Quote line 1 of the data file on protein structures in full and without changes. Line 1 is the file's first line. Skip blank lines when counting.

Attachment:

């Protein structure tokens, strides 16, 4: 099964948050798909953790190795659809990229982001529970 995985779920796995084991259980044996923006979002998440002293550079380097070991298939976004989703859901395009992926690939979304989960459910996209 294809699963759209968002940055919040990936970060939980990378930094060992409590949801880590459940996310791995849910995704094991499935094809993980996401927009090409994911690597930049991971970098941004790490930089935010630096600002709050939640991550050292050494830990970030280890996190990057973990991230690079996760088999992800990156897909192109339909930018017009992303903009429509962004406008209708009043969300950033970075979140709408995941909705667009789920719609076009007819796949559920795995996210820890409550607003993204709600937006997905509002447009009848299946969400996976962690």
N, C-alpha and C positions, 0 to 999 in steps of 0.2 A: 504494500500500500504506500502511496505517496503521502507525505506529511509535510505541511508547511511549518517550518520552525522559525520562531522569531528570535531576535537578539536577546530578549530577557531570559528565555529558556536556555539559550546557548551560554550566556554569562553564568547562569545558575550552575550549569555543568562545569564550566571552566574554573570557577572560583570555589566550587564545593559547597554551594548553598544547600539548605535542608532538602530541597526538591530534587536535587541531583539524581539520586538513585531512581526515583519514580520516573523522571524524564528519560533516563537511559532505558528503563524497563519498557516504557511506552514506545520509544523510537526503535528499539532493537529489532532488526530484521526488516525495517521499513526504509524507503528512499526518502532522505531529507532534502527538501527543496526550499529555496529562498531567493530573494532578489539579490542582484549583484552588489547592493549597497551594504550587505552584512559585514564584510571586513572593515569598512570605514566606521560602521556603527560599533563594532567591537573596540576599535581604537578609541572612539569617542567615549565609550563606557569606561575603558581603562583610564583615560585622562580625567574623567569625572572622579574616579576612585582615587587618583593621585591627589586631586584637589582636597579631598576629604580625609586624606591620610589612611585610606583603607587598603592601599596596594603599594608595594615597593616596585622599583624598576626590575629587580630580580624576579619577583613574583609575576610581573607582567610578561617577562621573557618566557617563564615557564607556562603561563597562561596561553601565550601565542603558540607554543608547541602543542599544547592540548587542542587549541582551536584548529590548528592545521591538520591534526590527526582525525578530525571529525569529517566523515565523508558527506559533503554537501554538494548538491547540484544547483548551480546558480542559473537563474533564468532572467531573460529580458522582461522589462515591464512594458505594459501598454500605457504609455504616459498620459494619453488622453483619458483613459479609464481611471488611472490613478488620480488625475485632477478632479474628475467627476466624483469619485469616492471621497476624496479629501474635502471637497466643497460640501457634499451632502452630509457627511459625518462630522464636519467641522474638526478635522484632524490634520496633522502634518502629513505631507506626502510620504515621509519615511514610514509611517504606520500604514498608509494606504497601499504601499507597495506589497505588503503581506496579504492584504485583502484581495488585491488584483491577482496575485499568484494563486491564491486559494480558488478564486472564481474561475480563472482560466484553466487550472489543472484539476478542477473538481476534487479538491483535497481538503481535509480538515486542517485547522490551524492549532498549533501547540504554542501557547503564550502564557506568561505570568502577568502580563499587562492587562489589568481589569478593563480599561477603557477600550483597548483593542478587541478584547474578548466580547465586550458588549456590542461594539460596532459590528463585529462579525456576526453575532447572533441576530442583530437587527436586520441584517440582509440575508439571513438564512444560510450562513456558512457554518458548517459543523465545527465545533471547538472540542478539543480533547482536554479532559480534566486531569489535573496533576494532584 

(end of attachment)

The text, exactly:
């Protein structure tokens, strides 16, 4: 099964948050798909953790190795659809990229982001529970 995985779920796995084991259980044996923006979002998440002293550079380097070991298939976004989703859901395009992926690939979304989960459910996209 294809699963759209968002940055919040990936970060939980990378930094060992409590949801880590459940996310791995849910995704094991499935094809993980996401927009090409994911690597930049991971970098941004790490930089935010630096600002709050939640991550050292050494830990970030280890996190990057973990991230690079996760088999992800990156897909192109339909930018017009992303903009429509962004406008209708009043969300950033970075979140709408995941909705667009789920719609076009007819796949559920795995996210820890409550607003993204709600937006997905509002447009009848299946969400996976962690």